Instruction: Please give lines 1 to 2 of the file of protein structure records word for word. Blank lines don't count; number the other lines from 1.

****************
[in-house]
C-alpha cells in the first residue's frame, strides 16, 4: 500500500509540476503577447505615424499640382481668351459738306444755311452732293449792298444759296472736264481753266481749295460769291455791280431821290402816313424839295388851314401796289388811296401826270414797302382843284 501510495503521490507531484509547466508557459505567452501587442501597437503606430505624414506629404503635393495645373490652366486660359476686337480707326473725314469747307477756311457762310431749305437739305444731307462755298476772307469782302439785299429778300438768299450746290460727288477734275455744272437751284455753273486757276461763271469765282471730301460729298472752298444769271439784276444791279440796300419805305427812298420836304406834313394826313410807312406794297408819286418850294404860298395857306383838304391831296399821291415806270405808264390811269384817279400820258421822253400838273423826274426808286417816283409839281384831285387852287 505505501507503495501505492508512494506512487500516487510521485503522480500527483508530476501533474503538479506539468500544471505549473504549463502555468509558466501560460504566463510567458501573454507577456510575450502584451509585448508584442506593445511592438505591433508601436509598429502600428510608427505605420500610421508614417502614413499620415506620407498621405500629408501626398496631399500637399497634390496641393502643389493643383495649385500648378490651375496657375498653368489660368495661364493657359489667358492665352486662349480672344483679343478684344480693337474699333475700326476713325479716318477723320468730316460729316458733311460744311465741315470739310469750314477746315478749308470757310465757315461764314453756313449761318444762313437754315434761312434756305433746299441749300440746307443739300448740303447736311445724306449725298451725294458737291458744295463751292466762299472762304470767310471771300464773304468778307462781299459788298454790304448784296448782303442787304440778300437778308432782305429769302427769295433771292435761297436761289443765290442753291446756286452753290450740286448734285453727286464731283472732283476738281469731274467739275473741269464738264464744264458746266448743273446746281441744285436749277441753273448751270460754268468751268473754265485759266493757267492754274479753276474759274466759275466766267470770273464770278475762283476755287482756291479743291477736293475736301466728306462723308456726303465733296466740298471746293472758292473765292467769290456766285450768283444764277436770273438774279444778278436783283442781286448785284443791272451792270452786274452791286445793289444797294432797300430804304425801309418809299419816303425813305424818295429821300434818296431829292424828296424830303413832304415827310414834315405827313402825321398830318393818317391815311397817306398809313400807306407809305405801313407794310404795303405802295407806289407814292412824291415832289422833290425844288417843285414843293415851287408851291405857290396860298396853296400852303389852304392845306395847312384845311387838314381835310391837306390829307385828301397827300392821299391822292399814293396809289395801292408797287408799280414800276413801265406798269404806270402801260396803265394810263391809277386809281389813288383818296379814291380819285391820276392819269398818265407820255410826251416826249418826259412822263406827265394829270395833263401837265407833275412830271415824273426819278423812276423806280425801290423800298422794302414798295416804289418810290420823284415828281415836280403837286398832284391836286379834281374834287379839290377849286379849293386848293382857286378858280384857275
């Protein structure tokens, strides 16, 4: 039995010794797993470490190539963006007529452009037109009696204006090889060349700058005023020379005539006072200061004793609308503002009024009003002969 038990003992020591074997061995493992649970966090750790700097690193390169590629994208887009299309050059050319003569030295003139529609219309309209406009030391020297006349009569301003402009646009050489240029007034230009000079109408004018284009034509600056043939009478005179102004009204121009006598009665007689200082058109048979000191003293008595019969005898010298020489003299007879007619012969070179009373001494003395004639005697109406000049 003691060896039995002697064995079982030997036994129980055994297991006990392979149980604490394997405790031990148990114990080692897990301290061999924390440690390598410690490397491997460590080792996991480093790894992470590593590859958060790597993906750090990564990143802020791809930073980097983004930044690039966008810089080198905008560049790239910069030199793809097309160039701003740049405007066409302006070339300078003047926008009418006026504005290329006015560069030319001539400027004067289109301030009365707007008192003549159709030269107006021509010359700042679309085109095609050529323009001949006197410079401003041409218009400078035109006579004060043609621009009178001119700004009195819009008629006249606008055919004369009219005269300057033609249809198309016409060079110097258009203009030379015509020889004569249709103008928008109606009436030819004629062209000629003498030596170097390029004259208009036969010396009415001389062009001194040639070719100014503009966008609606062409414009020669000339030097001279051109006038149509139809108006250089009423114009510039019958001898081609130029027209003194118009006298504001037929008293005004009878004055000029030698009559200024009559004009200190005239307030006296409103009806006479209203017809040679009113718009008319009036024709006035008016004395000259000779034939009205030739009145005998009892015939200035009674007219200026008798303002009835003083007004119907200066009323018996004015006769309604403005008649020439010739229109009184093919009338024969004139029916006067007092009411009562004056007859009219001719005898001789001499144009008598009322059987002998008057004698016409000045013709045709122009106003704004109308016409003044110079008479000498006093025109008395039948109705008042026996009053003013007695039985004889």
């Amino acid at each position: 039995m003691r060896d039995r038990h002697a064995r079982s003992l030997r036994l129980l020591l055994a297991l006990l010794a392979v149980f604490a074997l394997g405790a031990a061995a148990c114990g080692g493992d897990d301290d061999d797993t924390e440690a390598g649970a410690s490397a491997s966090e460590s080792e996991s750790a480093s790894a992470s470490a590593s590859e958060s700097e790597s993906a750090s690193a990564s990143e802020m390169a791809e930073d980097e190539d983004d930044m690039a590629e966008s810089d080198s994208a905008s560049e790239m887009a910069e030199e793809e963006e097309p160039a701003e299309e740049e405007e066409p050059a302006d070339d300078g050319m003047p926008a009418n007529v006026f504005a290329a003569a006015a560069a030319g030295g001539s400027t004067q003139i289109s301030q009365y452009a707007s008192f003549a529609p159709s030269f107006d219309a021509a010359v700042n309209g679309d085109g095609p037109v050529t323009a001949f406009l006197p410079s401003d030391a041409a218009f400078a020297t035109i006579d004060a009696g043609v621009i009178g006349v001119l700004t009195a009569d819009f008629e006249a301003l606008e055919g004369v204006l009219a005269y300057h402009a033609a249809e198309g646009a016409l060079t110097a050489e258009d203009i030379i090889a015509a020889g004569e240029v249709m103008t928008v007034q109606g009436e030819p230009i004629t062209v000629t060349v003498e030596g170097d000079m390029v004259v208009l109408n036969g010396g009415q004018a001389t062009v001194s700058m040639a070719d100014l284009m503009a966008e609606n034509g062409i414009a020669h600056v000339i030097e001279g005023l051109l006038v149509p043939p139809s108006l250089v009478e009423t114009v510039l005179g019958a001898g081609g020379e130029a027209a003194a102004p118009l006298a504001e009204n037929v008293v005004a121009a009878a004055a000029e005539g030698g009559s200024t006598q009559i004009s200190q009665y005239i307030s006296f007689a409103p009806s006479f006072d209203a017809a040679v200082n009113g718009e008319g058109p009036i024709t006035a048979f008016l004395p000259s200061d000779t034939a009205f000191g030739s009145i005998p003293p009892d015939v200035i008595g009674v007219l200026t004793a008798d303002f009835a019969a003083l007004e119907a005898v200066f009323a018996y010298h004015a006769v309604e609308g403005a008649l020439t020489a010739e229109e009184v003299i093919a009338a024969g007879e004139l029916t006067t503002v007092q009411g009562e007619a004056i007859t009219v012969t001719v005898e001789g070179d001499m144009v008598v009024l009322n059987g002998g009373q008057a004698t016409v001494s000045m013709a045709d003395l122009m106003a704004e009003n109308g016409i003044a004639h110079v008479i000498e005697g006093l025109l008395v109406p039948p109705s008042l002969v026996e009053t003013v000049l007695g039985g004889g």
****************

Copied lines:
[in-house]
C-alpha cells in the first residue's frame, strides 16, 4: 500500500509540476503577447505615424499640382481668351459738306444755311452732293449792298444759296472736264481753266481749295460769291455791280431821290402816313424839295388851314401796289388811296401826270414797302382843284 501510495503521490507531484509547466508557459505567452501587442501597437503606430505624414506629404503635393495645373490652366486660359476686337480707326473725314469747307477756311457762310431749305437739305444731307462755298476772307469782302439785299429778300438768299450746290460727288477734275455744272437751284455753273486757276461763271469765282471730301460729298472752298444769271439784276444791279440796300419805305427812298420836304406834313394826313410807312406794297408819286418850294404860298395857306383838304391831296399821291415806270405808264390811269384817279400820258421822253400838273423826274426808286417816283409839281384831285387852287 505505501507503495501505492508512494506512487500516487510521485503522480500527483508530476501533474503538479506539468500544471505549473504549463502555468509558466501560460504566463510567458501573454507577456510575450502584451509585448508584442506593445511592438505591433508601436509598429502600428510608427505605420500610421508614417502614413499620415506620407498621405500629408501626398496631399500637399497634390496641393502643389493643383495649385500648378490651375496657375498653368489660368495661364493657359489667358492665352486662349480672344483679343478684344480693337474699333475700326476713325479716318477723320468730316460729316458733311460744311465741315470739310469750314477746315478749308470757310465757315461764314453756313449761318444762313437754315434761312434756305433746299441749300440746307443739300448740303447736311445724306449725298451725294458737291458744295463751292466762299472762304470767310471771300464773304468778307462781299459788298454790304448784296448782303442787304440778300437778308432782305429769302427769295433771292435761297436761289443765290442753291446756286452753290450740286448734285453727286464731283472732283476738281469731274467739275473741269464738264464744264458746266448743273446746281441744285436749277441753273448751270460754268468751268473754265485759266493757267492754274479753276474759274466759275466766267470770273464770278475762283476755287482756291479743291477736293475736301466728306462723308456726303465733296466740298471746293472758292473765292467769290456766285450768283444764277436770273438774279444778278436783283442781286448785284443791272451792270452786274452791286445793289444797294432797300430804304425801309418809299419816303425813305424818295429821300434818296431829292424828296424830303413832304415827310414834315405827313402825321398830318393818317391815311397817306398809313400807306407809305405801313407794310404795303405802295407806289407814292412824291415832289422833290425844288417843285414843293415851287408851291405857290396860298396853296400852303389852304392845306395847312384845311387838314381835310391837306390829307385828301397827300392821299391822292399814293396809289395801292408797287408799280414800276413801265406798269404806270402801260396803265394810263391809277386809281389813288383818296379814291380819285391820276392819269398818265407820255410826251416826249418826259412822263406827265394829270395833263401837265407833275412830271415824273426819278423812276423806280425801290423800298422794302414798295416804289418810290420823284415828281415836280403837286398832284391836286379834281374834287379839290377849286379849293386848293382857286378858280384857275